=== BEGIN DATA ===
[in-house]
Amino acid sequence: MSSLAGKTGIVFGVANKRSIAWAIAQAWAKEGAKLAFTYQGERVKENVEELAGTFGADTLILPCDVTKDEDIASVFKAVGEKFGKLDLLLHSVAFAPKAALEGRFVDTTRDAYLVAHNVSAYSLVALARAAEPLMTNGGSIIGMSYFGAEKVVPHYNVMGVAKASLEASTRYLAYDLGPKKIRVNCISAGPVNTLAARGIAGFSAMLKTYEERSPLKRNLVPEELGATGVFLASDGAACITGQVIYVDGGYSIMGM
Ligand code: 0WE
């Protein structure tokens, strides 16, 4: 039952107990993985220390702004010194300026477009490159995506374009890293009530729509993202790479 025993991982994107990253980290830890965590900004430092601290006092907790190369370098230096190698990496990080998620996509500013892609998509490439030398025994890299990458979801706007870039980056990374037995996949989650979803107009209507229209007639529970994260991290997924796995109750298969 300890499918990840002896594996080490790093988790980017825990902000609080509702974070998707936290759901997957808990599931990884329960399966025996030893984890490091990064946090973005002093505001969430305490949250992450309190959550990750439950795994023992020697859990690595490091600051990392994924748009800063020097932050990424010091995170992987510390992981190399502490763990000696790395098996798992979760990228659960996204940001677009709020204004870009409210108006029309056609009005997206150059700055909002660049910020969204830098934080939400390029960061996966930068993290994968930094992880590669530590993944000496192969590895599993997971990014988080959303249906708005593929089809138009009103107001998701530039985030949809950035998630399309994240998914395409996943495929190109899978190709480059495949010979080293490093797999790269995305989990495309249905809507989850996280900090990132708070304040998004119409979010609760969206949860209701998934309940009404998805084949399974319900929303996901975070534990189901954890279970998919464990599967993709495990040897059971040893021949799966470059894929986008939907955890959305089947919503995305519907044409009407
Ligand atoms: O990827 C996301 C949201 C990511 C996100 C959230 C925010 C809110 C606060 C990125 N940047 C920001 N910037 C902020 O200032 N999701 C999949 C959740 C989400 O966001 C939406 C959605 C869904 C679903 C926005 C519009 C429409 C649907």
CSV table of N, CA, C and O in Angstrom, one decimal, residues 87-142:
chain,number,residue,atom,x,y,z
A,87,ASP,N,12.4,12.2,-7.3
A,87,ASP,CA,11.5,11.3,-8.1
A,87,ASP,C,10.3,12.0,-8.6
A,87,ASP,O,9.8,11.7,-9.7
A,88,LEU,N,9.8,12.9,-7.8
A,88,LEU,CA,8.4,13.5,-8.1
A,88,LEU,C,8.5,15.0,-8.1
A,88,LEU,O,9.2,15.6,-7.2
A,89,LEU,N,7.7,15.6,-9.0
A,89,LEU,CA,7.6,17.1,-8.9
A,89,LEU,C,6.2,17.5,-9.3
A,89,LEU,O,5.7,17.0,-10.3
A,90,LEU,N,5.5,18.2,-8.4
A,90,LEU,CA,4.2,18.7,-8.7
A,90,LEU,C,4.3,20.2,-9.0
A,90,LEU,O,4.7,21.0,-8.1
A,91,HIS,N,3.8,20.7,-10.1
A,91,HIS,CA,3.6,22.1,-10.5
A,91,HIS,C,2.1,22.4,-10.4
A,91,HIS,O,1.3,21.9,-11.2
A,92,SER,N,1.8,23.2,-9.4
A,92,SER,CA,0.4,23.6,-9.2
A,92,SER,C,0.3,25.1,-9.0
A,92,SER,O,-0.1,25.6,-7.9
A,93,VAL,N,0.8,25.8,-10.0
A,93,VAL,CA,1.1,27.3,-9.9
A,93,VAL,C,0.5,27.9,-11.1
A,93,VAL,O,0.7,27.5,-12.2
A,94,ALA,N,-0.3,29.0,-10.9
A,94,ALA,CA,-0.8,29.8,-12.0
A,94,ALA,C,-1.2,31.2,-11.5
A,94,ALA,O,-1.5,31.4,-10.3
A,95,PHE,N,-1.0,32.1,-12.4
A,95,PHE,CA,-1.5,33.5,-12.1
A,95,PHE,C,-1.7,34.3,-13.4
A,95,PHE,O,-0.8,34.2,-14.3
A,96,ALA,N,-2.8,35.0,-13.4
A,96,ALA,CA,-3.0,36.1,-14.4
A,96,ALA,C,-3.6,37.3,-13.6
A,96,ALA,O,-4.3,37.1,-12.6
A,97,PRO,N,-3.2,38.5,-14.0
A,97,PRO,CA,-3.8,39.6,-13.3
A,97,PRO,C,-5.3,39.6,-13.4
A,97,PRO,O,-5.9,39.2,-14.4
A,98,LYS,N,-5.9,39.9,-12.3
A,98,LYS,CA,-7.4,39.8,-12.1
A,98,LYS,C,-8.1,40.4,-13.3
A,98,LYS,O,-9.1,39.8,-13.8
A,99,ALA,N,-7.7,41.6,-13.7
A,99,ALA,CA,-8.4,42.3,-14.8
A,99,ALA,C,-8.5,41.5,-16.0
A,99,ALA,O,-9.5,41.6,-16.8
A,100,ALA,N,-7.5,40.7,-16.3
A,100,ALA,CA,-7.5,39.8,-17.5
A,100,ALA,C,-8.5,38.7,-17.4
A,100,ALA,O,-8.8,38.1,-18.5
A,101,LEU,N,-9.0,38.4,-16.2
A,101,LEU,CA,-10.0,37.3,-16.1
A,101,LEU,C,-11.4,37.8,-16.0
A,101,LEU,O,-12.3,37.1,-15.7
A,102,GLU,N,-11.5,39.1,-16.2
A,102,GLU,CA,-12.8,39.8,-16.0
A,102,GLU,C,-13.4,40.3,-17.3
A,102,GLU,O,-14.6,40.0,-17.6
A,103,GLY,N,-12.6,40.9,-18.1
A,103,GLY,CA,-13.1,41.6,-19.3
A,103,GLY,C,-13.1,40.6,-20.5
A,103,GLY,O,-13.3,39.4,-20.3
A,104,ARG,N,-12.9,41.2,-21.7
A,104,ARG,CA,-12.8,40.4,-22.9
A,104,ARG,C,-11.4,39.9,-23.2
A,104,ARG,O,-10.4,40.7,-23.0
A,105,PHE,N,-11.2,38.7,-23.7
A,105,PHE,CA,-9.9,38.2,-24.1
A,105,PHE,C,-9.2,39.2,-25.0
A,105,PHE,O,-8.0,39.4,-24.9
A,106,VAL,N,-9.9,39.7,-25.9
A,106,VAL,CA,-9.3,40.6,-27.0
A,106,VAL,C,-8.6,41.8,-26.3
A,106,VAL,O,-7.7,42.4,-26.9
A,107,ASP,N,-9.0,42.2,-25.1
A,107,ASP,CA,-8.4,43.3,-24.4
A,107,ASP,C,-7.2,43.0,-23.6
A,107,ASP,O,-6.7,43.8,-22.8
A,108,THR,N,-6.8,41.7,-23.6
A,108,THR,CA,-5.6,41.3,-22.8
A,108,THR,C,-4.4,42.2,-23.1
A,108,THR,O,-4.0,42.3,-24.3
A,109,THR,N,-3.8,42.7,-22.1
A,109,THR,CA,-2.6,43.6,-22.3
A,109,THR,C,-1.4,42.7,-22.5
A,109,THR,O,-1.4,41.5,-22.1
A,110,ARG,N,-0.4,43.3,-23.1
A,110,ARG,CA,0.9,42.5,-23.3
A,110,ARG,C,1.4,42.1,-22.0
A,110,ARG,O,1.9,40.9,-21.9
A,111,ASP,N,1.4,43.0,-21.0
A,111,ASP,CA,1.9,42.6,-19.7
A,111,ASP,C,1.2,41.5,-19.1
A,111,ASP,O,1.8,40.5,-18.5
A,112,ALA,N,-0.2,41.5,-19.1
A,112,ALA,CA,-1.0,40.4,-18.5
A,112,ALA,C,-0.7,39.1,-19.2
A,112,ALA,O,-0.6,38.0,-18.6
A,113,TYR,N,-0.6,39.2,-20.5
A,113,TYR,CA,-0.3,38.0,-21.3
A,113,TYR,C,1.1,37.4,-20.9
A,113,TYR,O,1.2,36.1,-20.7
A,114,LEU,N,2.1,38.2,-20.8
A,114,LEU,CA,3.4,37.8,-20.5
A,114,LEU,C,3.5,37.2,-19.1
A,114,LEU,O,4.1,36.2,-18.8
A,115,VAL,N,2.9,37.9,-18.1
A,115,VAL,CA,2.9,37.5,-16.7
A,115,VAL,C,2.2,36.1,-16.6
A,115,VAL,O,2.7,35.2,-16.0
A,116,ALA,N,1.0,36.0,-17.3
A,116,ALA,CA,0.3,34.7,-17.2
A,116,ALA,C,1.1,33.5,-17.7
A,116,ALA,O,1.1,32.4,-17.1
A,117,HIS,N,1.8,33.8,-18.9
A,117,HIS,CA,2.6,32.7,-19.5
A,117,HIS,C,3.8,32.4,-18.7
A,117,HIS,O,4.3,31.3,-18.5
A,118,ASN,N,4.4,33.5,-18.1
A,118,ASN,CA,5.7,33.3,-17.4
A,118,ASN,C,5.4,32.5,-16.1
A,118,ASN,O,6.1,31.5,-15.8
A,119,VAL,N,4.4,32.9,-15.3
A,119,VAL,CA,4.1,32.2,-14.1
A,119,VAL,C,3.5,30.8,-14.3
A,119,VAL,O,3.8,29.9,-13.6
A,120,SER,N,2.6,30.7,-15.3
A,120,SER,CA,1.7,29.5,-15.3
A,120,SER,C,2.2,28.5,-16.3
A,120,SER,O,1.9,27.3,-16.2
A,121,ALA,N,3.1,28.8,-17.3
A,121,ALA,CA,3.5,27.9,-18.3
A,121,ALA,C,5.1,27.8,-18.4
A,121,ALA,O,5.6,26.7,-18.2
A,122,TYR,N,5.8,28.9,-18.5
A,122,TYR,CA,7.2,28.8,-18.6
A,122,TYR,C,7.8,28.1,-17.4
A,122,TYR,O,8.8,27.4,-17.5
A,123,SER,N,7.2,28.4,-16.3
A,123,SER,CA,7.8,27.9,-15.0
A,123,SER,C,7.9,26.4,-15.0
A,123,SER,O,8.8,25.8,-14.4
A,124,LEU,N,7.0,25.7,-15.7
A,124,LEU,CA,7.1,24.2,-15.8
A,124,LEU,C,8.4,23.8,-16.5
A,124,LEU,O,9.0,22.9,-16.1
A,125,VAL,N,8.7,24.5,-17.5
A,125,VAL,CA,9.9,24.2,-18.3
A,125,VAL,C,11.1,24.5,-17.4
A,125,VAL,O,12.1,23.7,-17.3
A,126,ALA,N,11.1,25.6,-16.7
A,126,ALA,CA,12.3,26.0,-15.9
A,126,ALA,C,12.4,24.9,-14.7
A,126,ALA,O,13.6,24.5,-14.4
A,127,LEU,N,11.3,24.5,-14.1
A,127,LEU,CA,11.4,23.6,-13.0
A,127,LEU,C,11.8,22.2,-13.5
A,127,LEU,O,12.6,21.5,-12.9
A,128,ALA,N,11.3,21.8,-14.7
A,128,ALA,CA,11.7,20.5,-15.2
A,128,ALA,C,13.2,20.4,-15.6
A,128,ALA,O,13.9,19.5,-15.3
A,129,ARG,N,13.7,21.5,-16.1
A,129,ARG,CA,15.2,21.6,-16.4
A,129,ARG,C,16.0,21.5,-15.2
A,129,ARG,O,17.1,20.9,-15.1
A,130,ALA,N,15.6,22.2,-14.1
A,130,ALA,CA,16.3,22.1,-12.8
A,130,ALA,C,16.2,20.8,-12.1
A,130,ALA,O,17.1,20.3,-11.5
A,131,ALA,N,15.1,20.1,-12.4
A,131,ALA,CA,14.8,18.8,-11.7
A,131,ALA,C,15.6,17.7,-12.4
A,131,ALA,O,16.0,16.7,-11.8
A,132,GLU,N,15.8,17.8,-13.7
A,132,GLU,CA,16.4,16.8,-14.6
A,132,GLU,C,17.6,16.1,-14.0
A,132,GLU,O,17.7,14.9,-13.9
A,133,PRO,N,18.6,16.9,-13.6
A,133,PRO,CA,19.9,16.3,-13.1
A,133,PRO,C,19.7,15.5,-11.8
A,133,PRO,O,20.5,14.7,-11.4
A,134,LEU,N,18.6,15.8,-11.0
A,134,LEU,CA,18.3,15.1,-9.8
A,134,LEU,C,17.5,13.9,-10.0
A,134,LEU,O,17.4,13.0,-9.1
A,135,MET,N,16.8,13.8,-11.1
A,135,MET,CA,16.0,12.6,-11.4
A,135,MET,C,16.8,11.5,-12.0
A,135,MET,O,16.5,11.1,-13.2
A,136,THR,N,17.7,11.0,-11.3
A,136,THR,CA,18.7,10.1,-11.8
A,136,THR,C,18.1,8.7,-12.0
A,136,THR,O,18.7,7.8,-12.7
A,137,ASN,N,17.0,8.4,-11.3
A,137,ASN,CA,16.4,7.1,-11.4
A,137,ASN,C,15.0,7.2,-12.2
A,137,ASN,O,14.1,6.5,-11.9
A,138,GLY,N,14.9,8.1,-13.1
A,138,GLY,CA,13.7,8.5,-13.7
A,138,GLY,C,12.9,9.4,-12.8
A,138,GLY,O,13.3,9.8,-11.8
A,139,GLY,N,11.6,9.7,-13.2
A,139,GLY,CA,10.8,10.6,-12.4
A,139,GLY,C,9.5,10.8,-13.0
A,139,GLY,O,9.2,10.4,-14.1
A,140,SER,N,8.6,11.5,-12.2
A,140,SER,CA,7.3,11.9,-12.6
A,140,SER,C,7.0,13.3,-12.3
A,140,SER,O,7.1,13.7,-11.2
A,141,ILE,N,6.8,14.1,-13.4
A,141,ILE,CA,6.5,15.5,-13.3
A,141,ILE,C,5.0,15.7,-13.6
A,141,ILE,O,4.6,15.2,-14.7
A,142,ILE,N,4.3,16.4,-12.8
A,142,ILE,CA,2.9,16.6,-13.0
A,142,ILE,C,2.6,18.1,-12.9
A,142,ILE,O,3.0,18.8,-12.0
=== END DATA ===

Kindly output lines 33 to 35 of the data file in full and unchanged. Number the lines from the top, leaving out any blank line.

A,93,VAL,CA,1.1,27.3,-9.9
A,93,VAL,C,0.5,27.9,-11.1
A,93,VAL,O,0.7,27.5,-12.2